State law overrides effort on LGBTQ kids’ privacy as committee votes on nondiscrimination policy
A change to Cambridge Public Schools’ nondiscrimination policy that would have protected LGBTQ students against being outed to potentially unknowing or hostile parents was taken out of a draft before approval by the School Committee during a meeting Aug. 8.
Committee members hoped to amend the policy in favor of student privacy. Legal counsel said state law made that impossible.
The district’s nondiscrimination policy requires parents, guardians or caregivers to be notified if a minor files a discrimination claim. If that student is LGBTQ and their parents, guardians or caregivers are not aware, there may now be a risk of them becoming aware of the student’s gender identity or sexual orientation.
“The way the state law is structured with regard to dealing with discrimination, bullying or harassment incidents, school departments have a legal obligation to notify parents, guardians or caregivers if there is an incident of any type involving their child,” Sujata Wycoff, the district’s director of communications, said in a response to an email inquiry. “The inclusion of a statement regarding parental notification makes it clear that such notifications occur.”
Since state law requires that parents, guardians or caregivers are notified, according to Wycoff, “only a change to the state law could prompt further discussion about a revision to CPS’ policy.”
There are also state bullying reporting guidelines, which district attorney Maureen MacFarlane said during the committee meeting were the same as in the cases of discrimination – yet suggest it’s possible to notify parents, guardians or caregivers of a bullying problem without disclosing the student’s gender identity.
“In situations in which a student has disclosed their gender identity within the school setting but not to their family, CPS, in alignment with [state Department of Elementary and Secondary Education] guidance, will not disclose gender identity details to the parents, guardians or caregivers and simultaneously support the student in perhaps making that disclosure at this time,” Wycoff said.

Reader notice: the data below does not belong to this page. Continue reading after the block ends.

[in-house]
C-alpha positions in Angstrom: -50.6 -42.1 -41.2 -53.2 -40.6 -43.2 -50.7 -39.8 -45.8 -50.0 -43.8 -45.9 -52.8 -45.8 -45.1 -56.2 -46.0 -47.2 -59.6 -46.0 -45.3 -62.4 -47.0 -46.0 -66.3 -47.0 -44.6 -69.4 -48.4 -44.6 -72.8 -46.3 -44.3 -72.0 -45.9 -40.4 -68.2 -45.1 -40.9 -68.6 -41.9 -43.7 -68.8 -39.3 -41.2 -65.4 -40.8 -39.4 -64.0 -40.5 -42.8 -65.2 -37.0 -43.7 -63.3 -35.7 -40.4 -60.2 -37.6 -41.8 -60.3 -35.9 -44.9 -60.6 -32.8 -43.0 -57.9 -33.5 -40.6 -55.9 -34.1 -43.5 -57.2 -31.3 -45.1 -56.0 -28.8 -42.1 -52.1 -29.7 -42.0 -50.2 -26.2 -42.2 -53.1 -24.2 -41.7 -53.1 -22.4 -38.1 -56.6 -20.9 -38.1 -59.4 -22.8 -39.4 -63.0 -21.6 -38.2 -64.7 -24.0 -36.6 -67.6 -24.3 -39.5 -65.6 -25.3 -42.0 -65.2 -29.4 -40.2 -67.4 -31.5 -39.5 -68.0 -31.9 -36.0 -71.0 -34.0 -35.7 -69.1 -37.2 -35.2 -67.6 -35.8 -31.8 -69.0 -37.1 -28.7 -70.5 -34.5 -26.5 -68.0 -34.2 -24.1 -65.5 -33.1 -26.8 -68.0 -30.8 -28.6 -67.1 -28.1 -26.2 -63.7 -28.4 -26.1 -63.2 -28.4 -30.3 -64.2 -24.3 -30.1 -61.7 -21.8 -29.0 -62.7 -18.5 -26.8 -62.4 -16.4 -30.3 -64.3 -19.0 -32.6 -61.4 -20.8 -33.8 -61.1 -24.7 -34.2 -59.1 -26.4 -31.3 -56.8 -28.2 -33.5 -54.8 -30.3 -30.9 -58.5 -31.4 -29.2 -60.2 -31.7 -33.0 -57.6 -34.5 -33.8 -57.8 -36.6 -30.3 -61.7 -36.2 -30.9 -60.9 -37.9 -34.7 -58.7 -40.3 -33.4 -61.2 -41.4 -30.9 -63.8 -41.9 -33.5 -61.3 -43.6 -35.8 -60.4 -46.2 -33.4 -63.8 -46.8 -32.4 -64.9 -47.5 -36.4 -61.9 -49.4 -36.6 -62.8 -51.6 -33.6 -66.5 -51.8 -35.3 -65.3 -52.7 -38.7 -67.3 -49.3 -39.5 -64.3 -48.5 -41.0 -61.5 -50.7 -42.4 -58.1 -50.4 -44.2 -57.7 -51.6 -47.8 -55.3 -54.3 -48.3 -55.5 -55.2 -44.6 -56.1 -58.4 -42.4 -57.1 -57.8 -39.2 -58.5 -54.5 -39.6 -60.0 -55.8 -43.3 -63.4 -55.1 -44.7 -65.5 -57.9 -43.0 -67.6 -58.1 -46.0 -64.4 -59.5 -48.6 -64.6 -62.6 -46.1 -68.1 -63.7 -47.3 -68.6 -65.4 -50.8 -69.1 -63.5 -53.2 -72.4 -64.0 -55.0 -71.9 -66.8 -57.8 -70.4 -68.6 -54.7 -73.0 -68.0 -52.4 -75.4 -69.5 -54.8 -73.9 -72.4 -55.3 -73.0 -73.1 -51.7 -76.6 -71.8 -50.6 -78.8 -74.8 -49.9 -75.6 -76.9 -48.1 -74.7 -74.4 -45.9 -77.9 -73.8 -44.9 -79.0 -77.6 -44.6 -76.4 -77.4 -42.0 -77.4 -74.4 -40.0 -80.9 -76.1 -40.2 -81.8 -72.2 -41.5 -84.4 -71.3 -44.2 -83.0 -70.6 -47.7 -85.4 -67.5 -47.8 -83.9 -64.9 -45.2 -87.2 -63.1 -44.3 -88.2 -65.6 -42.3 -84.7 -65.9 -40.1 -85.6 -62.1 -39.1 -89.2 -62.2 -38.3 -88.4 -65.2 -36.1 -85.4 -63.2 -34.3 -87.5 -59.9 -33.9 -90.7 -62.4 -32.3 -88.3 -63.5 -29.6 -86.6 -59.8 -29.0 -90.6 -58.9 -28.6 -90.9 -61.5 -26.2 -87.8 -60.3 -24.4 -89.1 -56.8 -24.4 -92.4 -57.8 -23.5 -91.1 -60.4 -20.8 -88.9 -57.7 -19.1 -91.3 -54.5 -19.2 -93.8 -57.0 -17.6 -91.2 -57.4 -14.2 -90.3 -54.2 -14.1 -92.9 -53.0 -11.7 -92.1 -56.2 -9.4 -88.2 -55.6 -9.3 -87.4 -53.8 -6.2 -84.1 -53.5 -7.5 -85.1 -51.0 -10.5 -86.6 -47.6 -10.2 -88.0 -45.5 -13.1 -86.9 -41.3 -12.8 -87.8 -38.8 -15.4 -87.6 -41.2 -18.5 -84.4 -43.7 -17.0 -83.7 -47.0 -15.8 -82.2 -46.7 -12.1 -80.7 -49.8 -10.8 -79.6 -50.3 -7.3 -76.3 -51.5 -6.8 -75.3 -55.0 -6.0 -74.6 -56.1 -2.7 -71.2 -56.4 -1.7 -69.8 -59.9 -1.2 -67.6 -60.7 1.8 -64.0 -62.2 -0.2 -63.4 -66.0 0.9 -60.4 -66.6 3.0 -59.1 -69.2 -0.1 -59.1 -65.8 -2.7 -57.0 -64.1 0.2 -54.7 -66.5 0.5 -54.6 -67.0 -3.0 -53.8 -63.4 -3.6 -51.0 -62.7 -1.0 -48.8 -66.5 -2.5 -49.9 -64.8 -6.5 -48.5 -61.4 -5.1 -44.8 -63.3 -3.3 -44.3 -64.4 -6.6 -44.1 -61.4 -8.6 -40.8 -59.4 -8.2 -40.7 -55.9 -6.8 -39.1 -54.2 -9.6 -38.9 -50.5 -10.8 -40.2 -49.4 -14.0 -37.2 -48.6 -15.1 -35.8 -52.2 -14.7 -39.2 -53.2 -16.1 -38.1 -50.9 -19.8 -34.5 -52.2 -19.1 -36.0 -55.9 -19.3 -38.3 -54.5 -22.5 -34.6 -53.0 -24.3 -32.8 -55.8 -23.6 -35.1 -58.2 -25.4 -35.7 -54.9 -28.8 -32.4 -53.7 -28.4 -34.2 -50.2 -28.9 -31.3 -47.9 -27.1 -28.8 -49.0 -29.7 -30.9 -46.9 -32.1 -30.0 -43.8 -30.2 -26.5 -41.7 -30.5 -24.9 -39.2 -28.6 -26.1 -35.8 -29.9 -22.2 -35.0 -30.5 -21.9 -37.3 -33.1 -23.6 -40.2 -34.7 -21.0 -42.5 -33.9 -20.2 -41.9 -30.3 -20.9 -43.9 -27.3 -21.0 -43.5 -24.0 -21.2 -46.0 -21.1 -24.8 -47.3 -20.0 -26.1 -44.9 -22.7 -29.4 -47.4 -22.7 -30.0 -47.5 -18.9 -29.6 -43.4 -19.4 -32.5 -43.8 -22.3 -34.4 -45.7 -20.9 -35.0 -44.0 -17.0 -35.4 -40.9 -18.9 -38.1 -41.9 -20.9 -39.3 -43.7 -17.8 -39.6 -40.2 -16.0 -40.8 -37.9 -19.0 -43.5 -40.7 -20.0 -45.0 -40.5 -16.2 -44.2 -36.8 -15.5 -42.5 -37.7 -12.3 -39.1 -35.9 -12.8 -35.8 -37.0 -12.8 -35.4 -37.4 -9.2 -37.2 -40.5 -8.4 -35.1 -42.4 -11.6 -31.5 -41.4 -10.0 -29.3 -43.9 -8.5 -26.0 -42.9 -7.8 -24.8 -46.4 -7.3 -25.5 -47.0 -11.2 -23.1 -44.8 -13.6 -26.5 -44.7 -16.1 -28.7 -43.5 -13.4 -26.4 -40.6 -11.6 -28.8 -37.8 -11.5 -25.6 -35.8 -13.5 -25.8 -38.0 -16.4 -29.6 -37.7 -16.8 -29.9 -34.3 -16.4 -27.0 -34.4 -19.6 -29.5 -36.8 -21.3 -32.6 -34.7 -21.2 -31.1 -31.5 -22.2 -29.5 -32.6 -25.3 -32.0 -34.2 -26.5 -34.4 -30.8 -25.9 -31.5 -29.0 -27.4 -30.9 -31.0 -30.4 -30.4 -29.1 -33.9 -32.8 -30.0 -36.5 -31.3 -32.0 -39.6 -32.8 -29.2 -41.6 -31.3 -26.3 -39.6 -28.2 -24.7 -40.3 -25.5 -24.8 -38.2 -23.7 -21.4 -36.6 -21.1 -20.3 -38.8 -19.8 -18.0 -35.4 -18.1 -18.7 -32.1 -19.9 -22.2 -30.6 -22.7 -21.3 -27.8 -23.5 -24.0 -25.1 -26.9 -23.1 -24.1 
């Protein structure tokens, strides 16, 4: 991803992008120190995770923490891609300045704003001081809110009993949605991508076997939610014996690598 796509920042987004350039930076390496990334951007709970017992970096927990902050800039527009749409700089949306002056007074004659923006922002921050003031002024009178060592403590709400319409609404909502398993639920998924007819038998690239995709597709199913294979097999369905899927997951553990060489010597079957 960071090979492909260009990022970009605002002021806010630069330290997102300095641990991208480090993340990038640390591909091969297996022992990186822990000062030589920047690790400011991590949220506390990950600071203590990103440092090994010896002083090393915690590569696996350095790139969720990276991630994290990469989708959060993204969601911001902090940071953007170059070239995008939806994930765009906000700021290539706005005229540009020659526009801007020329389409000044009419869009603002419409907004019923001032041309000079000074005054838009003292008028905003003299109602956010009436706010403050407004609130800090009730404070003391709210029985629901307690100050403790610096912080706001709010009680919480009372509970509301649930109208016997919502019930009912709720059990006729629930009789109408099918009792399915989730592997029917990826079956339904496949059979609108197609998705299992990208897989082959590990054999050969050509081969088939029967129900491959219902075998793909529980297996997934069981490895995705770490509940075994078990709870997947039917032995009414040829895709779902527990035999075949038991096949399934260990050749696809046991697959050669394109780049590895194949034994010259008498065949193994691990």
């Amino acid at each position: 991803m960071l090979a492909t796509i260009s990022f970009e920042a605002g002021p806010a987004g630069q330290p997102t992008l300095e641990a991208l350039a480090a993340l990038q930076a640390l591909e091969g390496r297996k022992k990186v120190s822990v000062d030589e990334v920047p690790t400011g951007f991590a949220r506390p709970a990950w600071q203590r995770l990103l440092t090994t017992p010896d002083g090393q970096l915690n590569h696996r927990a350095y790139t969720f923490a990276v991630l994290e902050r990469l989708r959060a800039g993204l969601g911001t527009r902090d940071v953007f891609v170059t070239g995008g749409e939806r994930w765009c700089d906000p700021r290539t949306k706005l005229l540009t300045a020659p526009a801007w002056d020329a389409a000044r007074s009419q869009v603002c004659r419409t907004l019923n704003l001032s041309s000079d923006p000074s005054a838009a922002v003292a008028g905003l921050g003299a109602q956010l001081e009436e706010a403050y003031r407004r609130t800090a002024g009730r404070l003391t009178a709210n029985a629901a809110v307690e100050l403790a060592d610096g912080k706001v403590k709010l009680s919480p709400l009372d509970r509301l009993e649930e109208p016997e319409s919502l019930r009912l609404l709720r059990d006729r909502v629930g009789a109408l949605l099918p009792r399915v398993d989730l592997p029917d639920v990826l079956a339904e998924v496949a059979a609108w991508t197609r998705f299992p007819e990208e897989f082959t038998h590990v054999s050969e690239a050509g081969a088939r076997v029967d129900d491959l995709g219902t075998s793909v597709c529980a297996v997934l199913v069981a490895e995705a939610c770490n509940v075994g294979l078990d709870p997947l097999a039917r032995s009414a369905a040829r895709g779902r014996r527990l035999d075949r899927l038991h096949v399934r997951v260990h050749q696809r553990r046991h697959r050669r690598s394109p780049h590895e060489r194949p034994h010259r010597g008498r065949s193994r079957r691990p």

The language in the state guidance Wycoff and MacFarlane refer to could leave room for parents to find out about their child’s sexual orientation, gender identity or gender expression inadvertently.
“Where the student has not disclosed his or her sexual orientation or gender identity/expression to his or her parents and the student believes he or she may be at risk if it is disclosed, to the extent possible, discussion should focus on facts regarding the student’s involvement as a target or aggressor and on safety planning, not on information that reveals the actual or perceived gender identity or sexual orientation of the student,” the state recommendations say.
The removal of the parental notification requirement was put into question during the meeting when committee member José Luis Rojas Villarreal asked what the district and superintendent Victoria Greer thought of the change.
Mayor Sumbul Siddiqui suggested that district counsel MacFarlane was present and could be asked as well – and MacFarlane recommended that the sentences regarding parental notification should stay.
“So it is clear to people that if you are dealing with a student who is underage that that issue would be shared,” MacFarlane said.
A vote put the parental notification back into the policy. Another vote adopted the policy.
Advocates for LGBTQ youth were contacted for reaction, but didn’t immediately reply.